Category Archives: Memory-Optimized

Memory Optimized Table – Insert Test …Again

Last time my tests showed no major difference on simple inserting between disk-based table and memory-optimized table. On the opposite side, there is a Microsoft published script and test process to prove how much performance gain we can get using memory-optimized tables. This test, shows positive performance gains. Below is the test result I got from my VM:

 

 

This test had been done under different workload (5K, 10K and 15K) and different parallel connections (10 threads, 20 threads and 30 threads). The test result of this test shows memory-optimized table is actually faster than disk-based table, and it’s much more scalable than disk-based table.

 

Where did the difference come from? In Microsoft’s testing script, all the inserts are done through stored procedures, either native compiled procedures or traditional stored procedures. The performance gain we saw in this test is actually coming from compiled procedures. It also demonstrates traditional stored procedure is less memory-friendly!

 

Microsoft’s testing script can be downloaded here: http://msftdbprodsamples.codeplex.com/releases/view/114491

 

Enjoy!

Memory-Optimized Tables – Insert Test (continued)

Memory-optimized tables didn’t show much performance gain during the test last time. So I have decided to do more tests – just inserting tests and see how well memory-optimized tables perform.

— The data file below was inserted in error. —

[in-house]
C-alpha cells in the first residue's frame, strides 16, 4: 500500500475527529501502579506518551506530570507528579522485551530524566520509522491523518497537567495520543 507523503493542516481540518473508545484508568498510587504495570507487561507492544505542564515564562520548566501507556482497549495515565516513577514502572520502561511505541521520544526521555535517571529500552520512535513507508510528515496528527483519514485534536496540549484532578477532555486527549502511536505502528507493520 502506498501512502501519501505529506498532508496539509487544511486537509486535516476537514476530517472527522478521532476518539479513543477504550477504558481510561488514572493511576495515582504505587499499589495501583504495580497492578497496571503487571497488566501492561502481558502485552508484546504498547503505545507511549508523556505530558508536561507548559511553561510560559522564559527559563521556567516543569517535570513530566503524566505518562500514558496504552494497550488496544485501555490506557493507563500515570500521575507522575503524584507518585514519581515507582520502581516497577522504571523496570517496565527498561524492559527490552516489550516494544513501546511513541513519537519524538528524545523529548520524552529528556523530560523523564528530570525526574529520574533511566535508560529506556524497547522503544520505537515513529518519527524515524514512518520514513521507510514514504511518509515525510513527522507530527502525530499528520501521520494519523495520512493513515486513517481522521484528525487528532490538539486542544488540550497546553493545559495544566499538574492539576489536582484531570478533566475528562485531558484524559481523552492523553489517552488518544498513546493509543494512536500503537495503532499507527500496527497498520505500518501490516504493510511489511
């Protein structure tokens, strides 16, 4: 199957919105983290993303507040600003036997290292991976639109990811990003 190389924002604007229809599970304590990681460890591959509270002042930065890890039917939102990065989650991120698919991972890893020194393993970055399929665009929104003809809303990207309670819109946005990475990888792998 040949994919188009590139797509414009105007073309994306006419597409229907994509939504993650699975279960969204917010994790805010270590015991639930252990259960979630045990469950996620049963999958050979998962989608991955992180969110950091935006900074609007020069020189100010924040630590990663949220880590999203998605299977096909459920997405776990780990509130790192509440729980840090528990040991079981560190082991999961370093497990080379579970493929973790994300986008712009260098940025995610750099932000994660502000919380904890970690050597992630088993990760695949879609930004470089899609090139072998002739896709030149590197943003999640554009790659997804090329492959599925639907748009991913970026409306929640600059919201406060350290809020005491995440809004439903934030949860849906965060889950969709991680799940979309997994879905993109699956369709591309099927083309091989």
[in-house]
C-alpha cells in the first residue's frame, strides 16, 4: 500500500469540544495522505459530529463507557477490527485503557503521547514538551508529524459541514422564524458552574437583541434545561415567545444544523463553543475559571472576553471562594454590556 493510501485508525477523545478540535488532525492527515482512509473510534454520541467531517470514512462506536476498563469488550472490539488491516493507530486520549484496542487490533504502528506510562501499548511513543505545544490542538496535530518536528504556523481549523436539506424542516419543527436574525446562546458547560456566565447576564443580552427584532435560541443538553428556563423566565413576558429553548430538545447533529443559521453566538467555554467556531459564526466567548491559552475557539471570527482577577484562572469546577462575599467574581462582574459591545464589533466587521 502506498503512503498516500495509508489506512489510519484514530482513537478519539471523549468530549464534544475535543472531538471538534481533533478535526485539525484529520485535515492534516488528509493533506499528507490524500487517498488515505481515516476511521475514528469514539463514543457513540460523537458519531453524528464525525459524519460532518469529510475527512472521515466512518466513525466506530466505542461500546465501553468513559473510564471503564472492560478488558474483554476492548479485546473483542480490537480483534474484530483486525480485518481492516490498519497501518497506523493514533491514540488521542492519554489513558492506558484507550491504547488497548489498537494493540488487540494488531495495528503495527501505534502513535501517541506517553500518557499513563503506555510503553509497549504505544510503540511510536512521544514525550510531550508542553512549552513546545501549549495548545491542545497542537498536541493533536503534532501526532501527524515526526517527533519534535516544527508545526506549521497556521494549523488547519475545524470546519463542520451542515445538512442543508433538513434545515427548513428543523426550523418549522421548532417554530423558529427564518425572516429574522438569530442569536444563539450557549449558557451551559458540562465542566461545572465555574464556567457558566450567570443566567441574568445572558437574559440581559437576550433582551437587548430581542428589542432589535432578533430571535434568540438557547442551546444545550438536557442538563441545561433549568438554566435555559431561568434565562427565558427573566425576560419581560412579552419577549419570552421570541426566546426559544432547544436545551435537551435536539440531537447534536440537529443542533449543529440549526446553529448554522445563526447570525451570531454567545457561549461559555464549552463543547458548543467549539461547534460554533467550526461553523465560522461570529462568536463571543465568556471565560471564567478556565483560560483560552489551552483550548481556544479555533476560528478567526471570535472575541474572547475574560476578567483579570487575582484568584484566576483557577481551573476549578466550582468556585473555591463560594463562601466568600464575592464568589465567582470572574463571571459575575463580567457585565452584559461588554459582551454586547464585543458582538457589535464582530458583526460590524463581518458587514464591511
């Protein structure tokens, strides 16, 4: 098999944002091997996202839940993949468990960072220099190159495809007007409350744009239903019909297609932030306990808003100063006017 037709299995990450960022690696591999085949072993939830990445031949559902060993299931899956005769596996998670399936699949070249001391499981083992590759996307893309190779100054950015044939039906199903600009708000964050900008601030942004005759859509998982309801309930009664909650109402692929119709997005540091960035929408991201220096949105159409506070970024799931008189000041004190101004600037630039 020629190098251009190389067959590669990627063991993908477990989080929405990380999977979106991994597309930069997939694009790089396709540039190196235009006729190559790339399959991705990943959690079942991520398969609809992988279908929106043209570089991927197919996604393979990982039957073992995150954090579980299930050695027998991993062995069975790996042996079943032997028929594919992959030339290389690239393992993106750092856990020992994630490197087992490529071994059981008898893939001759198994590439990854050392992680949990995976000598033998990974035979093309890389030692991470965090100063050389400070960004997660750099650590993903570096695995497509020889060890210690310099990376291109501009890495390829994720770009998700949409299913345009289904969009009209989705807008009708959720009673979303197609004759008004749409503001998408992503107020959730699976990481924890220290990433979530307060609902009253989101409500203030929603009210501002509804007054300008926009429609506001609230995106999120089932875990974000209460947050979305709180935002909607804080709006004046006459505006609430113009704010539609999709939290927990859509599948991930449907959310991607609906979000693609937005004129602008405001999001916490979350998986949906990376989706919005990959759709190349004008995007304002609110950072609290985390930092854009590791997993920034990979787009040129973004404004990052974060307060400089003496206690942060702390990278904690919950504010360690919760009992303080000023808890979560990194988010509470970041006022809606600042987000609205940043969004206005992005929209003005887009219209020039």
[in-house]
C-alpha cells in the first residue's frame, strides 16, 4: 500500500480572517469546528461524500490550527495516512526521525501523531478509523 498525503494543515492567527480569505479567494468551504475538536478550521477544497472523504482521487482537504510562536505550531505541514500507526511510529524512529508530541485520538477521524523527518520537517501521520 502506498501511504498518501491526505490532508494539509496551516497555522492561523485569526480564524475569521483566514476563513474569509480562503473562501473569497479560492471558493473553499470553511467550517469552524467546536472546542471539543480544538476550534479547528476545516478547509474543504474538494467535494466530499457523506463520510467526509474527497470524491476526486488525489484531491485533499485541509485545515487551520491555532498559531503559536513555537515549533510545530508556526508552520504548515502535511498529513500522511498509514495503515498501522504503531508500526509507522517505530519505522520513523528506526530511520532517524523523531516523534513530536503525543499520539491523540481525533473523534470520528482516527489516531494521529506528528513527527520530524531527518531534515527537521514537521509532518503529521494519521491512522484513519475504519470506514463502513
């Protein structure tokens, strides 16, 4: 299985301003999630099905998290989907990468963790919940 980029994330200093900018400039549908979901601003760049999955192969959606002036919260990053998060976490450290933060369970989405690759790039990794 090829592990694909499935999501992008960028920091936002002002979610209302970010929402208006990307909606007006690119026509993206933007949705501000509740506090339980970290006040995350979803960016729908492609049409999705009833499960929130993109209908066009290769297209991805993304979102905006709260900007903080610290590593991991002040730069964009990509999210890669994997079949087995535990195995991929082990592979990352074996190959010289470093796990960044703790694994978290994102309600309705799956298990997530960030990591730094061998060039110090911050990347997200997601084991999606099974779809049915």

Last time my VM had 2GB RAM and memory-optimized table could only hold 150K rows. To be able to test more cases, I added another 6GB and made it 8GB this time. In the meantime, I have also added 3 more logical CPU cores.

 

The tests I’m going to do this time is to compare insert performance of memory-optimized tables and disk-based tables under different workload: 50K, 100K, 150K, 200K, 250K and 300K row inserts. And I’m going to run these tests 3 times:

 

First run:

Second run:

 

Third run:

 

The results seem to be consistent – memory-optimized table showed performance gain only under 200K to 300K workload. For less heavy workload (<200K), disk-based table can perform just as well as memory-optimize table.

 

From this test, memory-optimized table seems to be working better under heavy workload. To prove this, I once again, added 4 GB to the testing VM and expand the test row set up to 450K. Again, 3 times:

 

First run:

 

Second run:

Third run:

 

The results are close – disk-optimized table can perform just as well as memory-optimized table under given workload. Unfortunately, I don’t have a power server handy for more tests. For now, I will consider memory-optimized table has no apparent performance gain over traditional disk-based table.

Memory-optimized Table – Day 1 Test